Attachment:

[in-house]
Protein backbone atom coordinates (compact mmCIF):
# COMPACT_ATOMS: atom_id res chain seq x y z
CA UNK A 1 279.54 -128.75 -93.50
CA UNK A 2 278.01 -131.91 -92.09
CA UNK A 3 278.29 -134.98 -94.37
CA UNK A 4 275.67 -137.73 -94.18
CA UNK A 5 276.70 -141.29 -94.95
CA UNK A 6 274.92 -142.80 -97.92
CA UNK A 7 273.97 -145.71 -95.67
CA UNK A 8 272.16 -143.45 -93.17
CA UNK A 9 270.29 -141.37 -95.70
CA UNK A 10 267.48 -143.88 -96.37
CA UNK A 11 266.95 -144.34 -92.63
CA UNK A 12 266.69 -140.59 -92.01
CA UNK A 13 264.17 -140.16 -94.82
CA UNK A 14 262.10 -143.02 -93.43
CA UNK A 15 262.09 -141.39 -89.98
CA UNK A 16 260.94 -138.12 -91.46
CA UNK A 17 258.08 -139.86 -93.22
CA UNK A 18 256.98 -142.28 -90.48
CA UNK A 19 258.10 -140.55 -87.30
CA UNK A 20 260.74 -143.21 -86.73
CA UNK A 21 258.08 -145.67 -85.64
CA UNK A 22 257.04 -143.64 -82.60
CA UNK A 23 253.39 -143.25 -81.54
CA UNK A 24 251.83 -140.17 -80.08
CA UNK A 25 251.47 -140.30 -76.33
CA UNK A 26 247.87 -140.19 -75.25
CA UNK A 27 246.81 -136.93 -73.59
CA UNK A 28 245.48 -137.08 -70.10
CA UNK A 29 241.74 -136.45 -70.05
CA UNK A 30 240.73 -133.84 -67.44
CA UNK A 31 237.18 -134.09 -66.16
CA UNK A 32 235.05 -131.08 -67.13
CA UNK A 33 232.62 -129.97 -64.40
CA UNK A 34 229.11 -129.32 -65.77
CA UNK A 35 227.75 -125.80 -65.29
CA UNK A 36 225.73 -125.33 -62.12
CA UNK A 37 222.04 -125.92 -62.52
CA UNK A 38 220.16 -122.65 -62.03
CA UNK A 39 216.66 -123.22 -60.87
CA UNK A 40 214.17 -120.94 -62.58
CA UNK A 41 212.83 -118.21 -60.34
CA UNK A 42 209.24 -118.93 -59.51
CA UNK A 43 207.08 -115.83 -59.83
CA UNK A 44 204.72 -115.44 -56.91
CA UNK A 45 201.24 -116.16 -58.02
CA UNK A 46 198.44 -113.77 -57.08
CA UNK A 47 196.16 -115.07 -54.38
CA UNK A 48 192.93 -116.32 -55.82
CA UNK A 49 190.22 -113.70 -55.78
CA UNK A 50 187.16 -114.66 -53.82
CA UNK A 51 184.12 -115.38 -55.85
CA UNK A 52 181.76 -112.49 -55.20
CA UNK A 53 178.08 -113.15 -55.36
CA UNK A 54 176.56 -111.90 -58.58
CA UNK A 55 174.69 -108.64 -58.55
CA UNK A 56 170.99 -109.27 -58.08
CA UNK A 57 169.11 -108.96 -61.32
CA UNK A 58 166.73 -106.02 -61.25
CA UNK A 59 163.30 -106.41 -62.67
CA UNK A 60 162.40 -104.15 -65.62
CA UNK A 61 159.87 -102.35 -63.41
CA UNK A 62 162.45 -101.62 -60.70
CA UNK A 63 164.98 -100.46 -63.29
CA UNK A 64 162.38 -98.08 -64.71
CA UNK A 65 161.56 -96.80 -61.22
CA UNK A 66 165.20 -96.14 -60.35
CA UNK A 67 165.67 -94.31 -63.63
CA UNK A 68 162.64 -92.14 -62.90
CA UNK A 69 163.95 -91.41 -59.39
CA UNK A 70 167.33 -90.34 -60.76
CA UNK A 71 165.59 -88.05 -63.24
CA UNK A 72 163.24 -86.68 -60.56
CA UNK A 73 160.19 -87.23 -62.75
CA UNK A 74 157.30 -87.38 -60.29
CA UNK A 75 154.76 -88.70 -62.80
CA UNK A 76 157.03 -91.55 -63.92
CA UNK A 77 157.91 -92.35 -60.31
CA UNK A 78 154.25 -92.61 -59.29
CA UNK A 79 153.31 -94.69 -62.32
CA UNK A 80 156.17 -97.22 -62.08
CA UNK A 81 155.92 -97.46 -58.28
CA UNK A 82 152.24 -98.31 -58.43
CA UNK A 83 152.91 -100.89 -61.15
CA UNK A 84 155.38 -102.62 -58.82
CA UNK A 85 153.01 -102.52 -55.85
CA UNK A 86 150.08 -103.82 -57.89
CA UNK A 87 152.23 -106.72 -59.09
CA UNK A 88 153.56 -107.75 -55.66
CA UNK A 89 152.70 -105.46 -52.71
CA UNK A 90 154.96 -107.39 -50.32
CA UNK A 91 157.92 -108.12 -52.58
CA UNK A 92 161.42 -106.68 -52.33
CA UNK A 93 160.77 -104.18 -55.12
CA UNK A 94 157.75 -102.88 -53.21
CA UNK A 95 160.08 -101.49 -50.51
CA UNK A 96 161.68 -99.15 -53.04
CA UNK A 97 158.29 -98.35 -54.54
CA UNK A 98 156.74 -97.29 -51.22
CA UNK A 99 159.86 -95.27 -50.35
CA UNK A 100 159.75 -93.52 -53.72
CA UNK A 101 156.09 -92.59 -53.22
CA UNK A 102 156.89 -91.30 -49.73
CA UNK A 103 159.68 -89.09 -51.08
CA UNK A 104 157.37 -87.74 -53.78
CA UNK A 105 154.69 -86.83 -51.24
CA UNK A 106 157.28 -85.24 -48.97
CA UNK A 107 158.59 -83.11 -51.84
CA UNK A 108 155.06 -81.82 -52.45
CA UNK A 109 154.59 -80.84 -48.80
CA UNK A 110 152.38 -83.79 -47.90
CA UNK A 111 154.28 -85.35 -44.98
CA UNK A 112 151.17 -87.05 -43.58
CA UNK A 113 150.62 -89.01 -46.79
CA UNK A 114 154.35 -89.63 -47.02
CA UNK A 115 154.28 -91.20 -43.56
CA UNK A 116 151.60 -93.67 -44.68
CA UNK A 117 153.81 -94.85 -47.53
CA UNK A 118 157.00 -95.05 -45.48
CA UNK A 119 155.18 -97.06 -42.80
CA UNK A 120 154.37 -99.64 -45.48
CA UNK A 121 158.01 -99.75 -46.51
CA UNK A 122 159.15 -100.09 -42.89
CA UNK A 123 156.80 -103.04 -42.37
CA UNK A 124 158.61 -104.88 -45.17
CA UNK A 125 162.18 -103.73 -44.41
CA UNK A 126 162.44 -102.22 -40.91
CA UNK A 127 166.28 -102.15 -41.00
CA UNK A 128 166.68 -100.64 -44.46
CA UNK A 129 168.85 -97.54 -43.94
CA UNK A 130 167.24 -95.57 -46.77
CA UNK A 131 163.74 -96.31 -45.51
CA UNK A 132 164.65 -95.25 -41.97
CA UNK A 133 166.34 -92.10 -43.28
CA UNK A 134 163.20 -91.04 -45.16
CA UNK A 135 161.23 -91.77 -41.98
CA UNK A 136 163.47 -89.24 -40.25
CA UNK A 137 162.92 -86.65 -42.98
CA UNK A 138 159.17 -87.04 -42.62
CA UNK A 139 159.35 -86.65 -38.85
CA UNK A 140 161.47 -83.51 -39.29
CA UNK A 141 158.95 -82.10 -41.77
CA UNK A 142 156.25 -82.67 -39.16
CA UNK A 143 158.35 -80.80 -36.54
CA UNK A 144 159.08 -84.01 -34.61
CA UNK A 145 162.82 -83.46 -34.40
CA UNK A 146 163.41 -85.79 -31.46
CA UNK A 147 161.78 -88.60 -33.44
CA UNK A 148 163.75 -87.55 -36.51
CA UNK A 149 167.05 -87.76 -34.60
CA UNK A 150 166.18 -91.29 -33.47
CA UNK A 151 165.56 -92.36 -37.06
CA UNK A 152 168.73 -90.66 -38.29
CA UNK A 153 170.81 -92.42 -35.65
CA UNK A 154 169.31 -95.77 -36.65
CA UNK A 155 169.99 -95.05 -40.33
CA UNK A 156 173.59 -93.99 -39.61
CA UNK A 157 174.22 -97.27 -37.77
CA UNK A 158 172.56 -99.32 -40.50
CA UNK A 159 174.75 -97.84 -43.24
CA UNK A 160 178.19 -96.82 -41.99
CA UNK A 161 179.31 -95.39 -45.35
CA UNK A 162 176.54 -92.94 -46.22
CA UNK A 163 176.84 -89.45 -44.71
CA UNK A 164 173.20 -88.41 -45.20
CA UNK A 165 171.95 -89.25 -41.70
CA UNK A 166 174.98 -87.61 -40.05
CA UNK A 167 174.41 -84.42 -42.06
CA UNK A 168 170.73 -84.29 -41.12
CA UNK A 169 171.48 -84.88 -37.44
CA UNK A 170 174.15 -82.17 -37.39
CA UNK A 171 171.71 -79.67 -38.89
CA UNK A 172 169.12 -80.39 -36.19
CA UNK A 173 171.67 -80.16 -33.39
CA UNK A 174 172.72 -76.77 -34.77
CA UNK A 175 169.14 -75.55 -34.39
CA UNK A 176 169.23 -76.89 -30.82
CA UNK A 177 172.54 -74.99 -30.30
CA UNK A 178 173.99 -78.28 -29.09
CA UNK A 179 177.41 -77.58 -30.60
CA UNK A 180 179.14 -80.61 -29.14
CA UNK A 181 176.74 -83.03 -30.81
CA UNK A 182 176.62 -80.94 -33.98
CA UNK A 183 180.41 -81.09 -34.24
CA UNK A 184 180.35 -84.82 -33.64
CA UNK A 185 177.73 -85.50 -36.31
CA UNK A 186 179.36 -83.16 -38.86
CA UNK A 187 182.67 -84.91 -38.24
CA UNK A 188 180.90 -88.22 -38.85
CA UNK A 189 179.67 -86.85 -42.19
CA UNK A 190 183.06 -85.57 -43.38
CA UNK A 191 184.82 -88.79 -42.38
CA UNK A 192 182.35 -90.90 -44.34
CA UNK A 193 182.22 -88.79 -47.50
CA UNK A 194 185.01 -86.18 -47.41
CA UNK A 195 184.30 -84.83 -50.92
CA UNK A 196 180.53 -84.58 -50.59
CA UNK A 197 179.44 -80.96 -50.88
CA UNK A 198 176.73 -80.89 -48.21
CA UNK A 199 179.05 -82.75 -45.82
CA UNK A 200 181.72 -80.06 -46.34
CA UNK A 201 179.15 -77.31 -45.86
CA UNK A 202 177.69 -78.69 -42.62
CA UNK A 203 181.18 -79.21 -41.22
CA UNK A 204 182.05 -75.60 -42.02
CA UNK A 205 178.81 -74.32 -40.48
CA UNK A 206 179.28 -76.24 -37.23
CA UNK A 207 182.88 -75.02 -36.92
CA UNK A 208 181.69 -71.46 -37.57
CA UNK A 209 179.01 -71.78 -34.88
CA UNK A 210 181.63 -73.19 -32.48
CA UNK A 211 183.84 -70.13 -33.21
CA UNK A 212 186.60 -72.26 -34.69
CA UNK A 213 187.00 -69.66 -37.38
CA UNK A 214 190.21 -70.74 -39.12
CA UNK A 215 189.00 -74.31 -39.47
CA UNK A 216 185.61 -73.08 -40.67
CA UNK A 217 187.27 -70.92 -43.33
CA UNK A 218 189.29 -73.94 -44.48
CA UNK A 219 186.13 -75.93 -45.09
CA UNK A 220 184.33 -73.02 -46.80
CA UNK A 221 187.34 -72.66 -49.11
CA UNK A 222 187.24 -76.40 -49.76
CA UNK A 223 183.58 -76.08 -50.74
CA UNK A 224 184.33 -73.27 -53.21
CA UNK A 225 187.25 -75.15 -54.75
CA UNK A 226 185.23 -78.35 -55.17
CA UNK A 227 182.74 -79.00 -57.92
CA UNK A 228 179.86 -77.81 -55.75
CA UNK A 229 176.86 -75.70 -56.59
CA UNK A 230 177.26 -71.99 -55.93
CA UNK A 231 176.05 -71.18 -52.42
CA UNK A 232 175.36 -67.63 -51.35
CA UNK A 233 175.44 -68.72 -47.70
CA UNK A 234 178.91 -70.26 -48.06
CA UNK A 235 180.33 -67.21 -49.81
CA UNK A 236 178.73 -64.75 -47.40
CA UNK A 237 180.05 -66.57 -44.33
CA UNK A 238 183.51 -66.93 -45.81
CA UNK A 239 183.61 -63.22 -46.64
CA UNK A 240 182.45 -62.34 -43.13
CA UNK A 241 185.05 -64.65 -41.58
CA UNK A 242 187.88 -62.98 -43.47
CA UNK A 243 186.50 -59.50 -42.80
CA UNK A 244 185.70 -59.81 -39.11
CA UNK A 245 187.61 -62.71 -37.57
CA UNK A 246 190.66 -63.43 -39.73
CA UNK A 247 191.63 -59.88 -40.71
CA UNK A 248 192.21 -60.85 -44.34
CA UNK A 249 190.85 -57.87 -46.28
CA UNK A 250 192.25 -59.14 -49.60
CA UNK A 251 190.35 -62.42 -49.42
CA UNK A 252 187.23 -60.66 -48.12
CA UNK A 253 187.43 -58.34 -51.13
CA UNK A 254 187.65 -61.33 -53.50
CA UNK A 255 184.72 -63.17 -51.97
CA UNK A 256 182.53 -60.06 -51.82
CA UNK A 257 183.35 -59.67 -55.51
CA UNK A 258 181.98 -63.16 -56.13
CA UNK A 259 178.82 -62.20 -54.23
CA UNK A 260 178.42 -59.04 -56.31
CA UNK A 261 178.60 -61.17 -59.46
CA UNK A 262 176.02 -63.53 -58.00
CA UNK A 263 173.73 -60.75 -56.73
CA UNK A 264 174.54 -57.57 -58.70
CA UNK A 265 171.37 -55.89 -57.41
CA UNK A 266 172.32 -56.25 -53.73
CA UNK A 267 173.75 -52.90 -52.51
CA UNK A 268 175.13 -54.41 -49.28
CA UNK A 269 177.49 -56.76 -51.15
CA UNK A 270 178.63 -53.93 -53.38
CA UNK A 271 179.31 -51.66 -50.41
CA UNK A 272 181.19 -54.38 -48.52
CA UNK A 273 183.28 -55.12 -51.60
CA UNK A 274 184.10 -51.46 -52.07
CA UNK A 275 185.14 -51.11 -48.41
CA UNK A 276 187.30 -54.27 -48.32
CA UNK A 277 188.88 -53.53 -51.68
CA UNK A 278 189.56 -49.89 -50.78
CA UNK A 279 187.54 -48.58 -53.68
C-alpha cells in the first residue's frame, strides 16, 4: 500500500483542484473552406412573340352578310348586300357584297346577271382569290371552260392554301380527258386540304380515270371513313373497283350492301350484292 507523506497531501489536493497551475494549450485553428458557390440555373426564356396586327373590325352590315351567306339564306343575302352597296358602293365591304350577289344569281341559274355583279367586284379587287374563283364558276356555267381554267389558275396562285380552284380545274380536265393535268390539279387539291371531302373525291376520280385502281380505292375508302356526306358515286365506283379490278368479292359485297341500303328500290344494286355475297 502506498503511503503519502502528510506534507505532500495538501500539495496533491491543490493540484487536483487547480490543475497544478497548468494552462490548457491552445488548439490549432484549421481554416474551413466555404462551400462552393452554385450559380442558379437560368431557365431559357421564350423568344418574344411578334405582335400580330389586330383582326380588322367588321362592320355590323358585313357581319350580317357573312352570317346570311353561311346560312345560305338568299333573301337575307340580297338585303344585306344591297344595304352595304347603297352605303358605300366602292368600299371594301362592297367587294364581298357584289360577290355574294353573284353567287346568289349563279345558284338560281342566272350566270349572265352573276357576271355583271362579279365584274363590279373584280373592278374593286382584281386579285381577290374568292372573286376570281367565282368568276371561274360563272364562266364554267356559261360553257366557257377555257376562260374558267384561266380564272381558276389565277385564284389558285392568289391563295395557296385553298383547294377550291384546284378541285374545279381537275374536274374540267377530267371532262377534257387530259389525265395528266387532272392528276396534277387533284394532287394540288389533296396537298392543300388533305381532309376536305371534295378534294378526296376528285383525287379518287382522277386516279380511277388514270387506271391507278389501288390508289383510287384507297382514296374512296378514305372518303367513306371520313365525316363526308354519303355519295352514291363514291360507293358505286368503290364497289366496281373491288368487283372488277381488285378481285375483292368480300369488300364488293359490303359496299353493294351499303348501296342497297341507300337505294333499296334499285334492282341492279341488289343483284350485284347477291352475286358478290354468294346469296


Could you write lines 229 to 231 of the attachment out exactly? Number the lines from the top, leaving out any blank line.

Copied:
CA UNK A 226 185.23 -78.35 -55.17
CA UNK A 227 182.74 -79.00 -57.92
CA UNK A 228 179.86 -77.81 -55.75